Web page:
I have never written much about Distributism because, to quote Gertrude Stein, there is no there, there. Chesterton and Belloc I think used Distributism primarily as a springboard to attack the capitalism they both loathed. The details were kept vague because it was obvious that, unless humanity were suddenly to become exempt from sin, the implementation of such a system, if it could be implemented at all, would require a very powerful state indeed, something that Chesterton and Belloc both loathed just as much as they loathed capitalism. Thus Distributism was something to be trotted out in their writings periodically, but neither Chesterton or Belloc made any attempts to seriously implement it in the real world, and of course one would not expect a pair of writers to do so. That would be done, if at all, by those inspired by the concept. However, although the concept evokes a lot of sturm und drang on Catholic blogs, attempts to implement it in reality have been precious few and far between. It is therefore only appropriate that a science fiction novelist, John C. Wright, has examined a concept that I think will always remain firmly ensconced in the fictional realm:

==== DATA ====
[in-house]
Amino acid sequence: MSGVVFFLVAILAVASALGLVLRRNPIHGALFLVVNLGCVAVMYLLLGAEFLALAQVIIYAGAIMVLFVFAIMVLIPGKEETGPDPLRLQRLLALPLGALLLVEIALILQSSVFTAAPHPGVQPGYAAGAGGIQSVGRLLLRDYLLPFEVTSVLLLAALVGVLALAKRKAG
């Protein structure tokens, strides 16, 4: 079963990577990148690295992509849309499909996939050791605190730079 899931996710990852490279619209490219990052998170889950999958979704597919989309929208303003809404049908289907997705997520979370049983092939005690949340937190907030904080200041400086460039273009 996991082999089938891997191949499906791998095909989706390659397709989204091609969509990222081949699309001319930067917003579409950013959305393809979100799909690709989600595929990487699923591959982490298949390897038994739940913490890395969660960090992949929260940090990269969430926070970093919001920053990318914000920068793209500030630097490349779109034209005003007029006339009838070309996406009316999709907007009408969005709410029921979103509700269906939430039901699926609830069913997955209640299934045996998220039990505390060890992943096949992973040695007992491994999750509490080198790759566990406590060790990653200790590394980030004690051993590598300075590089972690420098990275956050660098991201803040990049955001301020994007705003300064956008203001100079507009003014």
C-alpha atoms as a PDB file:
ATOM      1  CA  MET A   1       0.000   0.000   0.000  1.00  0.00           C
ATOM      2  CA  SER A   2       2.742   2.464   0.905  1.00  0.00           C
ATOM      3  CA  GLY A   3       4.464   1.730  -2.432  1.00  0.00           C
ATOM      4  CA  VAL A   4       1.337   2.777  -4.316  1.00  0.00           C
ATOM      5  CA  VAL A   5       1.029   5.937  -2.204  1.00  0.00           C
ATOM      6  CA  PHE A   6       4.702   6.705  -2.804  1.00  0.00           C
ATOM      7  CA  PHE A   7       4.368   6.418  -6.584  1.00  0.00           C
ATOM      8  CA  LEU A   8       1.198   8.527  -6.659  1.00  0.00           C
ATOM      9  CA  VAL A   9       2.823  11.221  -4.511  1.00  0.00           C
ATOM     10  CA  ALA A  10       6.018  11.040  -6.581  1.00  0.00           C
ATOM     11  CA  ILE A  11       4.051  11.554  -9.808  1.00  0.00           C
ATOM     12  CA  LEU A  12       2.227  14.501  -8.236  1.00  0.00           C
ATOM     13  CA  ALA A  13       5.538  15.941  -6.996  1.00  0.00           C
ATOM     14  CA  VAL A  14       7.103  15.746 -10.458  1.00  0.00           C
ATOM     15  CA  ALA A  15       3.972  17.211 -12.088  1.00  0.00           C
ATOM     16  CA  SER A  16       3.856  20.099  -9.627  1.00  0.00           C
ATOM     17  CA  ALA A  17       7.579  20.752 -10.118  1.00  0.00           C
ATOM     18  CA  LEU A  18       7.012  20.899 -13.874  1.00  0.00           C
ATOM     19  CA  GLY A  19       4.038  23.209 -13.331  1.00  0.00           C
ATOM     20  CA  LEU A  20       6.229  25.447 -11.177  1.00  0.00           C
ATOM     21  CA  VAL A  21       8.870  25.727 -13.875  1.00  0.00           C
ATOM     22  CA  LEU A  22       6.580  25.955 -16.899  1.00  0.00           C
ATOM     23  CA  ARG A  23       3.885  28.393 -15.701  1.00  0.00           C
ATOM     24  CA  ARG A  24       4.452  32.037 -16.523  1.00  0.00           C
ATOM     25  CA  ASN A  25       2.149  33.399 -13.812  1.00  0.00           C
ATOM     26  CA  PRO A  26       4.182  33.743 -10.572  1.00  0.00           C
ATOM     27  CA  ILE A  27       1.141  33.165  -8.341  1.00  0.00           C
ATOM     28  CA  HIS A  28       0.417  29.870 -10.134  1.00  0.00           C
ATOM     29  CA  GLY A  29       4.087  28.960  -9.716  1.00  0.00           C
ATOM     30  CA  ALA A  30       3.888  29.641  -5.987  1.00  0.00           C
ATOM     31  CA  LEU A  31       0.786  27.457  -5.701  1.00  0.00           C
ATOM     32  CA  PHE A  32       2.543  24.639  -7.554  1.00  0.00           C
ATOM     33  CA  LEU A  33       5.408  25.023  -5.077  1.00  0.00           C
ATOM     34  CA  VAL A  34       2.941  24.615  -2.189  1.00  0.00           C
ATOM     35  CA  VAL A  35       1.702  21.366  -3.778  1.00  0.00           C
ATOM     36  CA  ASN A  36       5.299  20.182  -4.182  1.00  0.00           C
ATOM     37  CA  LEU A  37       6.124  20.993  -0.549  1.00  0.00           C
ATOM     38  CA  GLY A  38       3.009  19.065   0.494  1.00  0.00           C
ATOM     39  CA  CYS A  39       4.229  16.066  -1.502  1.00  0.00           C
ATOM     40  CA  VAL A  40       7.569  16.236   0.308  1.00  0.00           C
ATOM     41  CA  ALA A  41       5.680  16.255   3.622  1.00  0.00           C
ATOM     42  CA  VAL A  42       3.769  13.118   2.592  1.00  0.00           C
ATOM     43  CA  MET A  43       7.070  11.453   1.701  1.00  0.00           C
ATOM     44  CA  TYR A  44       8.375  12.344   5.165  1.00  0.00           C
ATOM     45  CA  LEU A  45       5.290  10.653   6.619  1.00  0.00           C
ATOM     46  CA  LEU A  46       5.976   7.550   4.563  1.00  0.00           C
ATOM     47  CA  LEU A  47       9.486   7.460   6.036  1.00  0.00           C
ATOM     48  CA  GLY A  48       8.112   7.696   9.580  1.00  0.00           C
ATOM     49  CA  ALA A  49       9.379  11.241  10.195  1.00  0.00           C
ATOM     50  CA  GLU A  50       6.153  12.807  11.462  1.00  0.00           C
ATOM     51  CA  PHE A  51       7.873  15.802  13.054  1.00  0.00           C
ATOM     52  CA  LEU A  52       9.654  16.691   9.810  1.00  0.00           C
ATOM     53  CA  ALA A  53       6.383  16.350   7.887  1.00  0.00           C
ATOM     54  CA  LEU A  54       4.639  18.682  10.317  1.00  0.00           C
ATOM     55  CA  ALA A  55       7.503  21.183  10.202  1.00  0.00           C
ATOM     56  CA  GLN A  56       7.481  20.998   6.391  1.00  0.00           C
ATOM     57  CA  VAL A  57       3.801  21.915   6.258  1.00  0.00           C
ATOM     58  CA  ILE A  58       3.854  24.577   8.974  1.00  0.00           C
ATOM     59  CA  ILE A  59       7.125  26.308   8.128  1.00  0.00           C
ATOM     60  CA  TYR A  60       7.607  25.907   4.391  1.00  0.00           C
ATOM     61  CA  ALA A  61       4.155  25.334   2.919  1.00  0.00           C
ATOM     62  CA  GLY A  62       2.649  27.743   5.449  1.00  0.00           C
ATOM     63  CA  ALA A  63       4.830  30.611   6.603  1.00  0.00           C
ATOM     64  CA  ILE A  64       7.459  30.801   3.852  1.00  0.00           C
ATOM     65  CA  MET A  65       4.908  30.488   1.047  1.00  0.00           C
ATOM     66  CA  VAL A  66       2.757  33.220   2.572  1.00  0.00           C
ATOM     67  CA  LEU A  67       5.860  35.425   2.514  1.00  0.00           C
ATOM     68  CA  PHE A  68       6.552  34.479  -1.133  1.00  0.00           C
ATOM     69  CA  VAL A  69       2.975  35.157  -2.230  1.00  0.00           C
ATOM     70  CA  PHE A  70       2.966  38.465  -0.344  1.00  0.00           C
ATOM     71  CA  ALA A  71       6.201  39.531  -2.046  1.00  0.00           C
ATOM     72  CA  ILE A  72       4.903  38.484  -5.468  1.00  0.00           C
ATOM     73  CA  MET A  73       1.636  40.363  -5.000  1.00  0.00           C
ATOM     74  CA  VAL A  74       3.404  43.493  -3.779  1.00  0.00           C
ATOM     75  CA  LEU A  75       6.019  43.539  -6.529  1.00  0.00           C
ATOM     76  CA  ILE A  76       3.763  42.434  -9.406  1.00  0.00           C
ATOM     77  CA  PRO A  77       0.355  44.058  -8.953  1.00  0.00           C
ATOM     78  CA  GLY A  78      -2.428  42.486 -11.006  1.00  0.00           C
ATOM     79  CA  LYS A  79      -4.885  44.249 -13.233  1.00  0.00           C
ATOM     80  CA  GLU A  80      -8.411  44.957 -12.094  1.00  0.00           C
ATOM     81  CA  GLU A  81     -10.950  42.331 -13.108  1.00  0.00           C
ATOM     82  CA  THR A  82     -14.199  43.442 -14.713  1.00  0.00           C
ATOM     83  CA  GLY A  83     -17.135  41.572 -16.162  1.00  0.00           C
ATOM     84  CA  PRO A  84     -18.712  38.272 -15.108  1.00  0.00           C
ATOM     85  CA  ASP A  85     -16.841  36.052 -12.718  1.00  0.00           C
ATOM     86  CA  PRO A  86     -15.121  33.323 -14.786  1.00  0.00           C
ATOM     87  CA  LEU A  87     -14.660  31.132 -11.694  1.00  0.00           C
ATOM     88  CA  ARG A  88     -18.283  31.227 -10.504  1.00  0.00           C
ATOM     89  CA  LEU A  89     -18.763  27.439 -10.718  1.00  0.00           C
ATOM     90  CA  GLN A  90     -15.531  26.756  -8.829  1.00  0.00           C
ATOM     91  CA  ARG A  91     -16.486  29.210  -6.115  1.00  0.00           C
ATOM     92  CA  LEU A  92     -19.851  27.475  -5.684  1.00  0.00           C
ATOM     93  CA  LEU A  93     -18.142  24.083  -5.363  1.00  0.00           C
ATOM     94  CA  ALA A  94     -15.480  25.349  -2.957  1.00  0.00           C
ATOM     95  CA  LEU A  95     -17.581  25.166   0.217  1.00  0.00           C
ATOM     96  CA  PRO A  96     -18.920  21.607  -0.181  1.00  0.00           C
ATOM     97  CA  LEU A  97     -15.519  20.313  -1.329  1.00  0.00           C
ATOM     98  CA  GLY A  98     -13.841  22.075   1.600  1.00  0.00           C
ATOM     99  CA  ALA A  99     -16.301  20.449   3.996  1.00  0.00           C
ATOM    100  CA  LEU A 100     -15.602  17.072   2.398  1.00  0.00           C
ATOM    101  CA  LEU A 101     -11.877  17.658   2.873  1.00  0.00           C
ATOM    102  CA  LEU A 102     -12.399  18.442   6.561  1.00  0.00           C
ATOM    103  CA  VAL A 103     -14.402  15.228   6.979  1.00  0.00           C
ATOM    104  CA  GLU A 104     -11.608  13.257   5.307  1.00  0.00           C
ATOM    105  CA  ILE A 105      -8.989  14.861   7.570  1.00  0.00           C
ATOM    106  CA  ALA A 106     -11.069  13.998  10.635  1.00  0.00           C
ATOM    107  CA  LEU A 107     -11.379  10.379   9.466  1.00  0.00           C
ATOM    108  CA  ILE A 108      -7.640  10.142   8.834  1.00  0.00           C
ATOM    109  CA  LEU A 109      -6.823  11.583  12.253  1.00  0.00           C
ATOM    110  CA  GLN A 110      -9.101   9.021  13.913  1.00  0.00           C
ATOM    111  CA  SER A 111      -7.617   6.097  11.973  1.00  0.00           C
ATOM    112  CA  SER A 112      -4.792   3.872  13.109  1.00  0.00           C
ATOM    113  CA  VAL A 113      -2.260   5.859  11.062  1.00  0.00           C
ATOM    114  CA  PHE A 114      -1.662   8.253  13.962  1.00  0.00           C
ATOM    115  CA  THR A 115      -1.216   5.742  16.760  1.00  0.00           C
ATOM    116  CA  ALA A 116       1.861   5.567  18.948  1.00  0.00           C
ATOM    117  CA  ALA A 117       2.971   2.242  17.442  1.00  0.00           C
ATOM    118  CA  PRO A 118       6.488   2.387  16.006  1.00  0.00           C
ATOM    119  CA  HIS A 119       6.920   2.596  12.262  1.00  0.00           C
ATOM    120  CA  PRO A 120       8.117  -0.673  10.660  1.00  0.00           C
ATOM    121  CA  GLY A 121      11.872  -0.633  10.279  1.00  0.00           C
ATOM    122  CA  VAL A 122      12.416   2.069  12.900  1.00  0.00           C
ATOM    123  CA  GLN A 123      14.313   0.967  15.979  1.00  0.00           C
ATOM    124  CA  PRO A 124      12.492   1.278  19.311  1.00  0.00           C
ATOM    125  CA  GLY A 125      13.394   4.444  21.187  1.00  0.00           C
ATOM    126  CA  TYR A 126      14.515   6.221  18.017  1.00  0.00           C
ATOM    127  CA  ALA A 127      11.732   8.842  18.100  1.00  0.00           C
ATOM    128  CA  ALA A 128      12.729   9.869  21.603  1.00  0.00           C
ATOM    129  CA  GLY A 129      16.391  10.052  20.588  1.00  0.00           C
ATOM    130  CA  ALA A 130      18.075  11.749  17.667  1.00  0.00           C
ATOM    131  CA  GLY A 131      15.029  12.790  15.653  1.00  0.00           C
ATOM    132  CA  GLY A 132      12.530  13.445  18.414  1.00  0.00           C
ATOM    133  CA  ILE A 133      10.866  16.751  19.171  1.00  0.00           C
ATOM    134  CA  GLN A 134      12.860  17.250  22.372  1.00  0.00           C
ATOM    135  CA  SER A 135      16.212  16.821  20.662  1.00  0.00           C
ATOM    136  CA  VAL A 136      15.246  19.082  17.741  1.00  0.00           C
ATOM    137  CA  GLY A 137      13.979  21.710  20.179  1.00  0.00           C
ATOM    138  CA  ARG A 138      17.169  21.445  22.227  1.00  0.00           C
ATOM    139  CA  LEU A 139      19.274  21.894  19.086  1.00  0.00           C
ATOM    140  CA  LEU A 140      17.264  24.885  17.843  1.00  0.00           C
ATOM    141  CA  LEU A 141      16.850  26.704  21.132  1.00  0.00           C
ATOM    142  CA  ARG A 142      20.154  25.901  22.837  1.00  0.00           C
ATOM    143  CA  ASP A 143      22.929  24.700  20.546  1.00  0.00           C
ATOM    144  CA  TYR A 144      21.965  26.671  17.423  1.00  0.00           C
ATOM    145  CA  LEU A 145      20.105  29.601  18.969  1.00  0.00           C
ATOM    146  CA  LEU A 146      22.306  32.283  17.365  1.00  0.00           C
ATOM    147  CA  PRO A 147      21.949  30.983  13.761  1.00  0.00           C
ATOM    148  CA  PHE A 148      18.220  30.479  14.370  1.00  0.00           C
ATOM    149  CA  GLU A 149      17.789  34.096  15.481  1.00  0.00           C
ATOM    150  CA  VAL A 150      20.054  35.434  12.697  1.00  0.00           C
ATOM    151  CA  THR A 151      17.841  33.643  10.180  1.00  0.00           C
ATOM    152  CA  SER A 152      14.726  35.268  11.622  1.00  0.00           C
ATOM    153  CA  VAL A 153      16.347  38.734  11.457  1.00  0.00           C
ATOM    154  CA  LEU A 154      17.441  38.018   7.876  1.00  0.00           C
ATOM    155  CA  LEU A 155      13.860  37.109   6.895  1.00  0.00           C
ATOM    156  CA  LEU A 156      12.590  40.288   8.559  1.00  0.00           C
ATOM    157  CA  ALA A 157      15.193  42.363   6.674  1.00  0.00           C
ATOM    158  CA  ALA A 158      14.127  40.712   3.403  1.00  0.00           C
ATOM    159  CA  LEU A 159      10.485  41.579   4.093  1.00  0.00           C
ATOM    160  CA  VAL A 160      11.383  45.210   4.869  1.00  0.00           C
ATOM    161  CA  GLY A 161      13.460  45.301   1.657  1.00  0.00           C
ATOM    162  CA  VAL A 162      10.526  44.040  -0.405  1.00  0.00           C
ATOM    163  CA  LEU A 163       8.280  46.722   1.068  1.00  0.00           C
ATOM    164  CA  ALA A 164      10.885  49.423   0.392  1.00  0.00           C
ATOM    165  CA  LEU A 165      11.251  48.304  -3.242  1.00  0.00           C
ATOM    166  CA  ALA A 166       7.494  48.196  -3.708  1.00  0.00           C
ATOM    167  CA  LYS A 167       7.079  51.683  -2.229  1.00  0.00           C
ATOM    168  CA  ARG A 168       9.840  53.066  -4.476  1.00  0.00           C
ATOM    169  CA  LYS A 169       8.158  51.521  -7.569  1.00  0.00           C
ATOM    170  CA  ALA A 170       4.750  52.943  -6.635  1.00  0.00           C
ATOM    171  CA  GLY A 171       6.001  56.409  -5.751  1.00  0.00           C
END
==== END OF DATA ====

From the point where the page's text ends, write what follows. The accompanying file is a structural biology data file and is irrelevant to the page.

A reader asked me my opinion of Distributionism, which is GK Chesterton’s tentative venture into economic philosophy.
For better or worse, my take on Distributism is uniformly and unabashedly negative. You see, I had studied economics for many a year before I stumbled across the writings of Mr Chesterton, and I found him wise and witty and much to be admired in all other areas but this one. Once he starts writing about rich folk, he speaks frothing nonsense, and there is a touch of hatred, of true malice, in his tone I do not detect anywhere else.
Chesterton holds that the concentration of wealth into a few hands was bad for all concerned, and looked favorably on the idea of each man owning his own means of production, and their incomes being more equal.
By what means this was to be accomplished is left vague in his writings. Whether this was to be by a medieval guild system, or some form of government-run syndicate, or an all-volunteer affair, is never mentioned one way or the other. He states clearly that he opposes the Enclosure Laws, by which common greens, formerly owned and used communally, were made private property; but he does not state clearly how, or even if, he would reverse this.
His position differs from Socialism mainly by being nondoctrinaire by being unclear. Continue Reading